Abhishek Bachchan on Manmarziyaan: Done being comfortable, want to do films that scare me

Abhishek Bachchan has a spring in his step. He can’t stop talking about his upcoming release, Anurag Kashyap-directed Manmarziyaan alongside Taapsee Pannu and Vicky KaushalReleasing 14 September, it marks Bachchan’s return after a two-year hiatus. Housefull 3 was Abhishek’s last outing in 2016. Armed with his wit, panache and an awareness, he seems to have stepped out of his comfort zone and wants to be with the times when it comes to content. “Why justify my love for Taapsee’s character in the film? He just loves her. I may have been part of some good films in the past but this is a very exciting time for the industry,” he says. Dressed in a T-shirt, blue jeans and blue jacket, he’s raring to go with about five films in his kitty, one of which he plans to start sometime end of this month.

Abhishek Bachchan. Image via Twitter/ @ErosNow

“What attracted me to Manmarziyaan was that it’s Anurag’s first love story. I was very keen to know what this guy would do with it. A lot of people might think that it’s a deterrent but that is what attracted me to it,” says Abhishek in an exclusive chat with Firstpost. And as his voice drowns in the din of loud music, he doesn’t care, he continues, “That dark, gritty tone that we usually see in Anurag’s films is missing in Manmarziyaan. Isn’t that fun? Anurag and love story are not the two things we see together very often. It’s interesting to see how he has interpreted the story.”

Karan (Johar) was very excited for me when I told him I was doing this film. He told me that Anurag gives the best notes in between takes and the way he briefs. I asked Karan that how did he know, and he said because he has acted for him (laughs out loud). After the first day of the shoot I called Karan and told him that he was absolutely right. Because Anurag is also an actor himself, because he is such a good writer and director he understands an actor’s approach, so the kind of pointers he gives you are just fantastic. I was so pleasantly surprised working with him,” says Abhishek.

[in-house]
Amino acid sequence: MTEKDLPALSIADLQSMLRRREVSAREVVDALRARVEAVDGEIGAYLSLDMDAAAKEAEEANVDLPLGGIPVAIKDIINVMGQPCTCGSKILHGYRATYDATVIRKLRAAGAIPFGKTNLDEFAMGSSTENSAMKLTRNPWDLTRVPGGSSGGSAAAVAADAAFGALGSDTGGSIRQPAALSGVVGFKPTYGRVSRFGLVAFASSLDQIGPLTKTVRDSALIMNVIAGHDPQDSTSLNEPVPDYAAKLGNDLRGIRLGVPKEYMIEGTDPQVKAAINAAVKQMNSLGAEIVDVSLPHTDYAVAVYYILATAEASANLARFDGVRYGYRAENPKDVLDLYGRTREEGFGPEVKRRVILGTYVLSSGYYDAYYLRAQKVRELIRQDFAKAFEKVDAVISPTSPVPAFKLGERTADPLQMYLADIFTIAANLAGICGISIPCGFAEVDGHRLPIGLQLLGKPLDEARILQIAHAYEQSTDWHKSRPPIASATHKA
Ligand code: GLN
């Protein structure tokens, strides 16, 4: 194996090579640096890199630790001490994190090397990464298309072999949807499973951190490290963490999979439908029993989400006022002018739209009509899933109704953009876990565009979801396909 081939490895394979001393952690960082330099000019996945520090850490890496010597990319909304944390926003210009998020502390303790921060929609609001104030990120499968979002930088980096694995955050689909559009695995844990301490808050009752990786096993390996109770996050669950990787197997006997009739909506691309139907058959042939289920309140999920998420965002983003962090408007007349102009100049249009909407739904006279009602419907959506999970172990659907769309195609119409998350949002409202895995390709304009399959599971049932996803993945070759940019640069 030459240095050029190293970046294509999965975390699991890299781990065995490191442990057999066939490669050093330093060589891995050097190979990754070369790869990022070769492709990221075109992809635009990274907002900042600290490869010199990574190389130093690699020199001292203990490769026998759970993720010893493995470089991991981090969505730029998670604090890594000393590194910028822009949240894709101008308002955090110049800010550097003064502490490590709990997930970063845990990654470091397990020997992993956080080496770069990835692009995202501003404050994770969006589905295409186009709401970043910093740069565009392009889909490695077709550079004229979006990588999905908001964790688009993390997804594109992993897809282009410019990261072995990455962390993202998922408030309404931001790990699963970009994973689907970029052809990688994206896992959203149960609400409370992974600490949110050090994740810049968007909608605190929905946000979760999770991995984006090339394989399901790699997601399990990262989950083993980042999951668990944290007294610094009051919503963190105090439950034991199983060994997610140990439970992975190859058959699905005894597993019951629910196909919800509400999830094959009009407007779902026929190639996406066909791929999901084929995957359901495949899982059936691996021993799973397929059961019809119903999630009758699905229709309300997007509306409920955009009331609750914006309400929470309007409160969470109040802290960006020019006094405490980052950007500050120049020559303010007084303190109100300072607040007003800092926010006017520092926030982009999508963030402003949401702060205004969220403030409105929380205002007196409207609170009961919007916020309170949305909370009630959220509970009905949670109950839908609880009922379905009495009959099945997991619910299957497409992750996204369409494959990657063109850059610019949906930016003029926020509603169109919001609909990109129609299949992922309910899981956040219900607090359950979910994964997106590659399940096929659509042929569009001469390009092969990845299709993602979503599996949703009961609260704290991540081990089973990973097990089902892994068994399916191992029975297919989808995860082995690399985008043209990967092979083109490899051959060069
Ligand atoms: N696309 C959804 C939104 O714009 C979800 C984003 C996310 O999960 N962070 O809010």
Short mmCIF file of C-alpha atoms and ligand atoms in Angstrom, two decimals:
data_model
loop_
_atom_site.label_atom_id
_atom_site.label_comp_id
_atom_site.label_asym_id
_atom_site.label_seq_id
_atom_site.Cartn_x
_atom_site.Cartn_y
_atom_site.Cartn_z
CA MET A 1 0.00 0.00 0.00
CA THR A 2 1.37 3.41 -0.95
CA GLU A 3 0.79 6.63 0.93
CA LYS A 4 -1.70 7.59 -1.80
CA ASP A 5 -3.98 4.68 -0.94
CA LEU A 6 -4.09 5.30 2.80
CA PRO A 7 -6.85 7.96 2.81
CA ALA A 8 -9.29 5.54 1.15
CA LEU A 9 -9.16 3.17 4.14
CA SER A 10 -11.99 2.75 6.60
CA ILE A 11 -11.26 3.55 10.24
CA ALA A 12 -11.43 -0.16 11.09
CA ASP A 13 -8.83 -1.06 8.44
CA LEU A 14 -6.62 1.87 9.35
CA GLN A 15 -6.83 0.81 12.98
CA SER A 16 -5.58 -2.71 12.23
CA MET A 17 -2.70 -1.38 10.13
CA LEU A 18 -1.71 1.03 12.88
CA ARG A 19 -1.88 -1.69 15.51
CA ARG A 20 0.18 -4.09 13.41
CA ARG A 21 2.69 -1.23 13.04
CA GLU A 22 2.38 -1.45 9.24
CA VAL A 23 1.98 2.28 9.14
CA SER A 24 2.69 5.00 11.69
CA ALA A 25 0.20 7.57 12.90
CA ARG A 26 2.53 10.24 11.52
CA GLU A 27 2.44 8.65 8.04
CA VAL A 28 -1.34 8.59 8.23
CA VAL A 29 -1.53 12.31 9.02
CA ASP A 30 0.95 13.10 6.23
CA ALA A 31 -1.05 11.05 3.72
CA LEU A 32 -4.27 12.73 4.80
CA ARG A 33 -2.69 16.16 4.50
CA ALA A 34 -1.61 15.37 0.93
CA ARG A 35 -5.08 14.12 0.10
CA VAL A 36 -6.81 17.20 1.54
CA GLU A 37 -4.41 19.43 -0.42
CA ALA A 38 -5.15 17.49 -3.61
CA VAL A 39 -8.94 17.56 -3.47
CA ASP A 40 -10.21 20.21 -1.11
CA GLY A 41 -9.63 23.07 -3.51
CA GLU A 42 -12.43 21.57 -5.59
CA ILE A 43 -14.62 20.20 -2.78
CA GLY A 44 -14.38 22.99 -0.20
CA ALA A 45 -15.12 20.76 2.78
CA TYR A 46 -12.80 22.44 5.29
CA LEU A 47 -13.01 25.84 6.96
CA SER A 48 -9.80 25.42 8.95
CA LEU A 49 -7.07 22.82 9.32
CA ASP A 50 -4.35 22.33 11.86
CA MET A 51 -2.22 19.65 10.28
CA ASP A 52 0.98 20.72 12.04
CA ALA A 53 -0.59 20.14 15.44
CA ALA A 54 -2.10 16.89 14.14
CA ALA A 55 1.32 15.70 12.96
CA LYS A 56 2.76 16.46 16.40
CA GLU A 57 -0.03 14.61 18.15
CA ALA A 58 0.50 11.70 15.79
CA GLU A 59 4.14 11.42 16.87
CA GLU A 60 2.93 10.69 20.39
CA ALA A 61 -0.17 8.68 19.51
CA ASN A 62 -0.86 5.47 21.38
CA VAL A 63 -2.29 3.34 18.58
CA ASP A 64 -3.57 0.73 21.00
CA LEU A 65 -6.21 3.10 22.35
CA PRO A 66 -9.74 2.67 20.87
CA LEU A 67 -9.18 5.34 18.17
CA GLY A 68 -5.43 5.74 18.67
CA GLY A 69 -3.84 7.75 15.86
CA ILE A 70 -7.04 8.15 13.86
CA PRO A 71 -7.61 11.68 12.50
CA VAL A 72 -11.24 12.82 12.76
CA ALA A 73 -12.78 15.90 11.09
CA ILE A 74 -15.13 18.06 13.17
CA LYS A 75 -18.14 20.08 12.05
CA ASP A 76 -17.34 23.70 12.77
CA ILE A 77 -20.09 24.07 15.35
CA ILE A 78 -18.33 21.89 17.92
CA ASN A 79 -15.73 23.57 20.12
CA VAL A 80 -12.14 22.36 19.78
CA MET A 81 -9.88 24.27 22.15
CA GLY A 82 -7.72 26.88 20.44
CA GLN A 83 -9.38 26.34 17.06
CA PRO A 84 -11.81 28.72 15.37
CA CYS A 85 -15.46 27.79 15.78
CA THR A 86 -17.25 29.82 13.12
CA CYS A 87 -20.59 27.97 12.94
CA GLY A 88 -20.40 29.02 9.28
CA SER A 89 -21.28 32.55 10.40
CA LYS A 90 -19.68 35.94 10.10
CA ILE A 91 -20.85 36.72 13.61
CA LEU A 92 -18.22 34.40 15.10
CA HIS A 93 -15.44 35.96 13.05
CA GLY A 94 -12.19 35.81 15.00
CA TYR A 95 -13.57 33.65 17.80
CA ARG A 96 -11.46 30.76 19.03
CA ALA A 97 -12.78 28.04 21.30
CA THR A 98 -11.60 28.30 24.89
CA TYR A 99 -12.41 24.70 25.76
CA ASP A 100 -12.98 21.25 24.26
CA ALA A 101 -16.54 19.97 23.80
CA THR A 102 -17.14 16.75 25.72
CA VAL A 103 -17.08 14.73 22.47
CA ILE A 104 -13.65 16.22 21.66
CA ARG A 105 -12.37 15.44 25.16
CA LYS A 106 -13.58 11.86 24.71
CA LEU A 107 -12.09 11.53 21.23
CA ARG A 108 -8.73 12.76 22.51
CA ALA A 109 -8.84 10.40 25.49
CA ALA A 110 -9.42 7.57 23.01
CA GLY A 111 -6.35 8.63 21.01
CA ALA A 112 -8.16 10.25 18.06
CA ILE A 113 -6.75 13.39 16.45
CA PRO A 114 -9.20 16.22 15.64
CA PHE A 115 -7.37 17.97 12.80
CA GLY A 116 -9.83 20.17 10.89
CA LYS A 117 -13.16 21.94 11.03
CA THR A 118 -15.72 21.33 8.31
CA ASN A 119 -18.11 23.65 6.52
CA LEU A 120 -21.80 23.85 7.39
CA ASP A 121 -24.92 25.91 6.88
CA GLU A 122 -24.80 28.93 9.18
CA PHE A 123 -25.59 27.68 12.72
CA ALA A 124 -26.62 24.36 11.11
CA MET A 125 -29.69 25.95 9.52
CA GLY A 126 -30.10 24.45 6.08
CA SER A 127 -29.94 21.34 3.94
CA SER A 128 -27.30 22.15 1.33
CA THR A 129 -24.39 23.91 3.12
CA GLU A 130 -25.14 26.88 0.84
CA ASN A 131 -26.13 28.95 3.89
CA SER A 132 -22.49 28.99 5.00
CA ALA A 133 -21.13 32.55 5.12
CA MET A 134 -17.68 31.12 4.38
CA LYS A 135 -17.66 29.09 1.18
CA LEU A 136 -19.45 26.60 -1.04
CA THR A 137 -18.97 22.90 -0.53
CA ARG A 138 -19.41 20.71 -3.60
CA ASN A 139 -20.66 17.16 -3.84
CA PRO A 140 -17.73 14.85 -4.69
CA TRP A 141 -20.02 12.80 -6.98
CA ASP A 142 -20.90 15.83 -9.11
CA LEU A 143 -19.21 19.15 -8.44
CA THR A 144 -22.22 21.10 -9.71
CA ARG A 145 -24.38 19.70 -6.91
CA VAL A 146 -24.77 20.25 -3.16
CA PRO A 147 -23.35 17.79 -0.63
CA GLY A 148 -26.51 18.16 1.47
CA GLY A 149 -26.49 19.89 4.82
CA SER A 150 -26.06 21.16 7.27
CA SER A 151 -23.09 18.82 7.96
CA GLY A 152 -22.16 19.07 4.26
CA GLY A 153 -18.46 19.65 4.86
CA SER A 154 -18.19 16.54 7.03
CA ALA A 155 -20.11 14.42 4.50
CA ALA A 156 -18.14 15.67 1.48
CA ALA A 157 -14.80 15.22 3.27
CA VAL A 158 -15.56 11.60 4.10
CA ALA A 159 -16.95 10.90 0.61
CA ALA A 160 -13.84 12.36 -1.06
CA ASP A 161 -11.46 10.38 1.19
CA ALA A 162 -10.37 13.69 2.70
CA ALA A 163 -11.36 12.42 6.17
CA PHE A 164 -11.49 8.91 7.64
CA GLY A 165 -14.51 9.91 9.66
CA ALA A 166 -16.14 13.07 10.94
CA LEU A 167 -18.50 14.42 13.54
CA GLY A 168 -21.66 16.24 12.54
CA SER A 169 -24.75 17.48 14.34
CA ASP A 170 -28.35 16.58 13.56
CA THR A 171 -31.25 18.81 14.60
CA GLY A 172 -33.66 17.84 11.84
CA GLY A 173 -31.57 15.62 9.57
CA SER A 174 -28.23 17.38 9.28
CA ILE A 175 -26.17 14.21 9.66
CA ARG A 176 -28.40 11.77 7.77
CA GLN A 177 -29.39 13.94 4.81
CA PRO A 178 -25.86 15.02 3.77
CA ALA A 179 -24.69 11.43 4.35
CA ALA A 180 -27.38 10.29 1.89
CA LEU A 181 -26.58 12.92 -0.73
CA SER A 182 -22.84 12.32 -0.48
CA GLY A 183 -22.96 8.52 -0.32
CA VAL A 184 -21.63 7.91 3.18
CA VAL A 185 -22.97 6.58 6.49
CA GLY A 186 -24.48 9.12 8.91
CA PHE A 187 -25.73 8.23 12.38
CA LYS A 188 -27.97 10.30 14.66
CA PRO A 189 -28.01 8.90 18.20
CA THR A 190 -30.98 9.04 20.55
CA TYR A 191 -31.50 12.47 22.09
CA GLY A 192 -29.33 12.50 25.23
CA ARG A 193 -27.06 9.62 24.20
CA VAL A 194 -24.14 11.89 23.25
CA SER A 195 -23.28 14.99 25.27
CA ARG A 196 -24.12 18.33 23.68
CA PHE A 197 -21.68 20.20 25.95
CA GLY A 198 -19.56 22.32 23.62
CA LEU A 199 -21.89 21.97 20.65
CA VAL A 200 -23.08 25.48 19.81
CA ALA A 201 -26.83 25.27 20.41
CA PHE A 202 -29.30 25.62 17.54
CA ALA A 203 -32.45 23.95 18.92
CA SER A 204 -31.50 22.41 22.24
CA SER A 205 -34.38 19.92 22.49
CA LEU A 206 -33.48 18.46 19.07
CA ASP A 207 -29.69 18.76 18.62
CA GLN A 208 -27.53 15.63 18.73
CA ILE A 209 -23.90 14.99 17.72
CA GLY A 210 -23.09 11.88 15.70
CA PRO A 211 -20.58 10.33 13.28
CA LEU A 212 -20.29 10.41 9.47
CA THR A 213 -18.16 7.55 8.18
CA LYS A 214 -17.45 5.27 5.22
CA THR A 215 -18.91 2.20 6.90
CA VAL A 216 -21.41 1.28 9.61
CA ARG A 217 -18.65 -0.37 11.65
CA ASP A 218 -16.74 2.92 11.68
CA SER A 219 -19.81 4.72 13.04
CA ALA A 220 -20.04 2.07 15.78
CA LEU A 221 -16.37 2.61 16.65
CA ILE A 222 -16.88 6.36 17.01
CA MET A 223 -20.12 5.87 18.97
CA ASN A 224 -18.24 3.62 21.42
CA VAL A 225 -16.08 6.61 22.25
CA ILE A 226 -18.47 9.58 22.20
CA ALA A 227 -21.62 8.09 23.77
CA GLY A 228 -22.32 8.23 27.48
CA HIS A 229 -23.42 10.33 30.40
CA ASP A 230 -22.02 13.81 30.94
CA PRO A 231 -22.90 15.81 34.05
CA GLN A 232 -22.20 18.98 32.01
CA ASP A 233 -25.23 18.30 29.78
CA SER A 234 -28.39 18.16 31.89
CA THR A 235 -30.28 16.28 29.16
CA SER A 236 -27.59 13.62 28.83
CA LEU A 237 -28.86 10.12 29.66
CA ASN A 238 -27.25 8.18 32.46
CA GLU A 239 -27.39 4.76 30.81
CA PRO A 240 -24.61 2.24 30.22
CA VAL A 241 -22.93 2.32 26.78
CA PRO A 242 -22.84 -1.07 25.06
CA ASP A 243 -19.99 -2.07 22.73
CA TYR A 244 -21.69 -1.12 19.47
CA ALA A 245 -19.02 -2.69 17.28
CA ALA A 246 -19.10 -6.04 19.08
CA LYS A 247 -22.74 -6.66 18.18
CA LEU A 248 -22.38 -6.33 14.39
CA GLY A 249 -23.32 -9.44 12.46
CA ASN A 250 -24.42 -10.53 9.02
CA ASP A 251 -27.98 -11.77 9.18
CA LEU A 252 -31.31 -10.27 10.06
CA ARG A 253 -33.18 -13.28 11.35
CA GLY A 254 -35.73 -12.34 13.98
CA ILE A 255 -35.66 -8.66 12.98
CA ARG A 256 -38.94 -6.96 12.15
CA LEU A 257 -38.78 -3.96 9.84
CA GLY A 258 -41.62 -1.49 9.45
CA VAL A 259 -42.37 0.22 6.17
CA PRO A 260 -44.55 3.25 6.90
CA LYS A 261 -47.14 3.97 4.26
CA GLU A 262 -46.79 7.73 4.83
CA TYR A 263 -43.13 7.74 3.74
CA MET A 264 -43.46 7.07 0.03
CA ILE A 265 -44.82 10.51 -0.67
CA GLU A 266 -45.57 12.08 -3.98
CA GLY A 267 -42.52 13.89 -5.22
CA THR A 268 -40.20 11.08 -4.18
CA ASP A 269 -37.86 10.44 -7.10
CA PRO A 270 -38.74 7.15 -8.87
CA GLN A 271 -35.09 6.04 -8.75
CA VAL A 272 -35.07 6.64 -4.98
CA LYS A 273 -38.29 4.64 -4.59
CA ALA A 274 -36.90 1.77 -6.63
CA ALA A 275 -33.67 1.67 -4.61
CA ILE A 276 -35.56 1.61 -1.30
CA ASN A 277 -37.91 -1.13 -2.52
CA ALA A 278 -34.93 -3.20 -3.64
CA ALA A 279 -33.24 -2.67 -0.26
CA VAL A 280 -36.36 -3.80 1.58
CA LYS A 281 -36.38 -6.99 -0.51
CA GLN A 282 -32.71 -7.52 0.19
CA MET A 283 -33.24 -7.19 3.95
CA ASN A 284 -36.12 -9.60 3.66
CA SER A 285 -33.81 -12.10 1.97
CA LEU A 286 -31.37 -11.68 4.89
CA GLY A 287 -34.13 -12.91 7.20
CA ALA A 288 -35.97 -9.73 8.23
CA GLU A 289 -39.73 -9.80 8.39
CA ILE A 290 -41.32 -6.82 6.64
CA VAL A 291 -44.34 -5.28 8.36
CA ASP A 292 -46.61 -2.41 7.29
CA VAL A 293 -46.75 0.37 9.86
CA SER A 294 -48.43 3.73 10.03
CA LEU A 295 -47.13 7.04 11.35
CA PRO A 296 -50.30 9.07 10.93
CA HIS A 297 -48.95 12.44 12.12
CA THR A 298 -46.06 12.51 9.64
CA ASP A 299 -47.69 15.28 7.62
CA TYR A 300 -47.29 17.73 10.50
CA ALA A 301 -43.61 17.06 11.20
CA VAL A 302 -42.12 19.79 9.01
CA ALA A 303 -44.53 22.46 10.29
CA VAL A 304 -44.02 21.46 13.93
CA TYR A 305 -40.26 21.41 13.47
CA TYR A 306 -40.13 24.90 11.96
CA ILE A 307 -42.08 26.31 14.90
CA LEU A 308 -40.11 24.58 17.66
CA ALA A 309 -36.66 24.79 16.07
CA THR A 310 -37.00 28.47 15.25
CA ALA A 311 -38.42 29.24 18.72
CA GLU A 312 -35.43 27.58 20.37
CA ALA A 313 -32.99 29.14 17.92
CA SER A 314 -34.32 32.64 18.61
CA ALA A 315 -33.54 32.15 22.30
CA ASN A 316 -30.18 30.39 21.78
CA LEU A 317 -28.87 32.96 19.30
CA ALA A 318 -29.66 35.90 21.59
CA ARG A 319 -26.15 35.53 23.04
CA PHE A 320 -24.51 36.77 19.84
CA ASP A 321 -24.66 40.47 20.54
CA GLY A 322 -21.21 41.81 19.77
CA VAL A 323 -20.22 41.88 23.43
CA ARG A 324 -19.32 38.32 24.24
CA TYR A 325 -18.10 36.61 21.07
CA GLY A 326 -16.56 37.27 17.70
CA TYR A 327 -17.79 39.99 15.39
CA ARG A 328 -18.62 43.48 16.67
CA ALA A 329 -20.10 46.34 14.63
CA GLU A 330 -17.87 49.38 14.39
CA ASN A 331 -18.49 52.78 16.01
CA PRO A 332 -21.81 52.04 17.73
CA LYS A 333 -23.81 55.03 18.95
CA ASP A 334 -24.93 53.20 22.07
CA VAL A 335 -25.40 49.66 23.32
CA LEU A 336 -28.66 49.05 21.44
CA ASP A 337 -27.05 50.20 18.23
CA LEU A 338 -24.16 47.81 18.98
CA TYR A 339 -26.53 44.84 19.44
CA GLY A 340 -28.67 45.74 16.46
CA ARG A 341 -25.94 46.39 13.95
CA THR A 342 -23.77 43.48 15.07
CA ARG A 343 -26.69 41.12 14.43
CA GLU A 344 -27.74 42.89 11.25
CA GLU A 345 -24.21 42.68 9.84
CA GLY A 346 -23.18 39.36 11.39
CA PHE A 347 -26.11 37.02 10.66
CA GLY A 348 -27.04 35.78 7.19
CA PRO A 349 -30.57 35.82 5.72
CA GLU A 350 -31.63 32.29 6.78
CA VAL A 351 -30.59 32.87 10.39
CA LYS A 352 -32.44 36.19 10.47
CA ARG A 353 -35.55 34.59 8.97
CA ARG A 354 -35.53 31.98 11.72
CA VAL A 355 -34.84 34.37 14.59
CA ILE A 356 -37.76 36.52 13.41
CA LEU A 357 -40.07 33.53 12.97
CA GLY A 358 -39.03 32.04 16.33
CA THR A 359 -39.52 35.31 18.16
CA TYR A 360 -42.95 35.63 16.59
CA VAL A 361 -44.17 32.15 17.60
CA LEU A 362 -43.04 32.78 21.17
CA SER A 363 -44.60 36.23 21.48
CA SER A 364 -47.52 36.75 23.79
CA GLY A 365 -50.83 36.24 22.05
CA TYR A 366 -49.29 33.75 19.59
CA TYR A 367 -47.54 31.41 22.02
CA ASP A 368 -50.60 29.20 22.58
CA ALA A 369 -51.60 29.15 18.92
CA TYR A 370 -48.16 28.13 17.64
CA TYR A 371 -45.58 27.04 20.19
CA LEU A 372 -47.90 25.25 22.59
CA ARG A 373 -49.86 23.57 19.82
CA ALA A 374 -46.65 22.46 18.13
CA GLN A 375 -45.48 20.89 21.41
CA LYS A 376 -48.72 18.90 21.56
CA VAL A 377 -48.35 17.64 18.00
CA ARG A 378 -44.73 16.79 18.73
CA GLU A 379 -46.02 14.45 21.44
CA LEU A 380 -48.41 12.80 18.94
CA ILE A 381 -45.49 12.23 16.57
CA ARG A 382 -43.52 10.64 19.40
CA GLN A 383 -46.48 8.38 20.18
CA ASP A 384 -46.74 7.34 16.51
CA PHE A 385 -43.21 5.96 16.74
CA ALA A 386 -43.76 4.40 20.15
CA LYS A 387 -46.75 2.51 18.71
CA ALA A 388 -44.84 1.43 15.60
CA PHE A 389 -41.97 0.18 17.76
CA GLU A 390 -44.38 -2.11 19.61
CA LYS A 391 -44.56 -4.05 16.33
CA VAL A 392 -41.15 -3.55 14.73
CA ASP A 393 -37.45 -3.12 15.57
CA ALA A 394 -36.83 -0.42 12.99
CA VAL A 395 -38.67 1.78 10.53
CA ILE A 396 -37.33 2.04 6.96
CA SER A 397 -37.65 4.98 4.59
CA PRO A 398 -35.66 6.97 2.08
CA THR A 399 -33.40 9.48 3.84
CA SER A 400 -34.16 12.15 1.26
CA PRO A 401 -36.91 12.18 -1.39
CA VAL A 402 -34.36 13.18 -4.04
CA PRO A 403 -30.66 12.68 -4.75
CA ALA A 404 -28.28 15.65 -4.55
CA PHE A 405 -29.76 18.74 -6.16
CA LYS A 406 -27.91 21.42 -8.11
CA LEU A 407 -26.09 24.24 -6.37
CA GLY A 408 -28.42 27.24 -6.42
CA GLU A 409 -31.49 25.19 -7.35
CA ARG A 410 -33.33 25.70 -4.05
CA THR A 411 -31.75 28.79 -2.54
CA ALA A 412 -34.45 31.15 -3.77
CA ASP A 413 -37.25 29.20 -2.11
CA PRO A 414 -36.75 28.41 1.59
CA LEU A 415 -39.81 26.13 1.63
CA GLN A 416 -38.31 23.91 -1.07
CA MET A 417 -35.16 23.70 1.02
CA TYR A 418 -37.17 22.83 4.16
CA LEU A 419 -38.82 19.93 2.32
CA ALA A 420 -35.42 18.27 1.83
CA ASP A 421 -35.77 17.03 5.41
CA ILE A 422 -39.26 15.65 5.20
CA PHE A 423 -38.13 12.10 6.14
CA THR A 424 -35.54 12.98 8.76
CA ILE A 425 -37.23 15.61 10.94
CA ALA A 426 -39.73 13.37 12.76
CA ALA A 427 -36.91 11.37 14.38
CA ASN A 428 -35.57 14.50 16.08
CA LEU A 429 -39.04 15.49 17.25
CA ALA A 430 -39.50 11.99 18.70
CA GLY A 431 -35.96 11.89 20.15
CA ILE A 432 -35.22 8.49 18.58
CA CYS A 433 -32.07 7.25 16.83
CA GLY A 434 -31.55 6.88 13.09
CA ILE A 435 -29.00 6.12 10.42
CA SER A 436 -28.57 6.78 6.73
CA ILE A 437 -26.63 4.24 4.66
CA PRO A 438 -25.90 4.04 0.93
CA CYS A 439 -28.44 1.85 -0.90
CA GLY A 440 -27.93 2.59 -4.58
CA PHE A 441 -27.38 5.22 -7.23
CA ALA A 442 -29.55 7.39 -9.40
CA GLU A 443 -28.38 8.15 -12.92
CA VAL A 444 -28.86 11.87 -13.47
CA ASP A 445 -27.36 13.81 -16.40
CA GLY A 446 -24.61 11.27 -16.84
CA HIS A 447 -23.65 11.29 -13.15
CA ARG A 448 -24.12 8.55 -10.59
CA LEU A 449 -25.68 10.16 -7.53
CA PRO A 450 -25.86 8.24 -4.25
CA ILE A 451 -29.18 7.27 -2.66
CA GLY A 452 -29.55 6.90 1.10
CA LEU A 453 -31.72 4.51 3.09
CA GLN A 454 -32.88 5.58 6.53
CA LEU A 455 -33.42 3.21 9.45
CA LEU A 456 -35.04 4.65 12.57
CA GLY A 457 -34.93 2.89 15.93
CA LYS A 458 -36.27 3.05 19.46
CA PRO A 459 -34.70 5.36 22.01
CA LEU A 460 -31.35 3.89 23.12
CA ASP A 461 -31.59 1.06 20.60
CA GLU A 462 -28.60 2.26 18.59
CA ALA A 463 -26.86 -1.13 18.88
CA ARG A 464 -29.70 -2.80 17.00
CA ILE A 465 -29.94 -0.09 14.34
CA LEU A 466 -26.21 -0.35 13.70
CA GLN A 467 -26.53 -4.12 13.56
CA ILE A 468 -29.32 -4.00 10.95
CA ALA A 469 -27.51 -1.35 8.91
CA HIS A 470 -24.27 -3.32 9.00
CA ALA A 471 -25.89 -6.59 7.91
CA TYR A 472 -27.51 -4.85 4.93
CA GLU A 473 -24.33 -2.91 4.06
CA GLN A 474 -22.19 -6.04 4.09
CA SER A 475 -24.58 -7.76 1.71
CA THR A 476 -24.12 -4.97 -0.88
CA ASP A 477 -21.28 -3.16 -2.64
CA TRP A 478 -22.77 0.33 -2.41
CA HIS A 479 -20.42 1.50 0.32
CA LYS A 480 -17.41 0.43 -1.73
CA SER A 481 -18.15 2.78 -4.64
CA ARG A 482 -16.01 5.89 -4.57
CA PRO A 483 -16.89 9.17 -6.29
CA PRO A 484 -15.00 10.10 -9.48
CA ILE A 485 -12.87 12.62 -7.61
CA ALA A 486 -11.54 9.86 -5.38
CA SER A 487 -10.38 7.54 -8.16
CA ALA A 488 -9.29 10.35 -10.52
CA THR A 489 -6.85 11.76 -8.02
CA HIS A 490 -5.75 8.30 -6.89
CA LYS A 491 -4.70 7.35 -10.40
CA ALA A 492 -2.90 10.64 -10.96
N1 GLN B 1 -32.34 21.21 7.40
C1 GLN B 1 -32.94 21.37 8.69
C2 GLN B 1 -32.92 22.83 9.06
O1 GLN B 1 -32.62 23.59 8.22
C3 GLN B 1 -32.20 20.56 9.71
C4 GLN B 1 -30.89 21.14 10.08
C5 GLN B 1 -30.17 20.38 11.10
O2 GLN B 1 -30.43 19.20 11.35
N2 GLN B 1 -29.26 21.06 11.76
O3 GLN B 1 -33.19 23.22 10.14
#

For Abhishek, calling Manmarziyaan his comeback film is a trivial matter. “I have been around for too long to think about it. I took that decision of going on a sabbatical because I wanted to change things. I felt I was becoming very complacent towards my approach towards work. And now I am back to work. Now whether you want to call it as a comeback or not is your choice. I am just happy to be making movies again. More than refreshed, I feel re-focussed. I was becoming very complacent. It wasn’t the kind of work that I was doing, it was the way I was doing it. Today, if I feel comfortable in any particular film or genre, I will never do it. I am done being comfortable. That was one of the main problems I was having. When you are too comfortable then you start switching off. It doesn’t matter to you anymore. I don’t want to do something I can do with my eyes closed. I want to do films that really scare me, I want to do work that challenges me and makes me uncomfortable,” he says.

“The prep and preamble to getting back on the set was terrifying. But once I was on set it was back to business. That something fortunately didn’t throw me off. And the credit for that goes to Anurag. He made me just so comfortable. Somewhere he also understood what I was going through and the expectations I had of myself,” he adds.

Abhishek plays Robbie, an investment banker from London, who comes to Amritsar to get married. He falls in love with Taapsee’s character, Rumy, to discover that she is in love with somebody else. “I play a very quiet, introverted, strong character and that is what I like. He doesn’t have the usual tropes of what you would probably expect in a love triangle. There is subtlety to him, there is dignity to him,” says the actor, further adding, “I have worked very deeply with Anurag in Yuva. And when he told me my character arc in the film, I have never felt so excited. It’s a very unique love story and it isn’t easy to classify it. It is just beautiful to work with Anurag. He is so wonderful, such a generous and loving director that will come through when you see the film. You will feel that he just loves his actors. Both, Vicky and Taapsee are great actors. This film is written for these two to be cast.”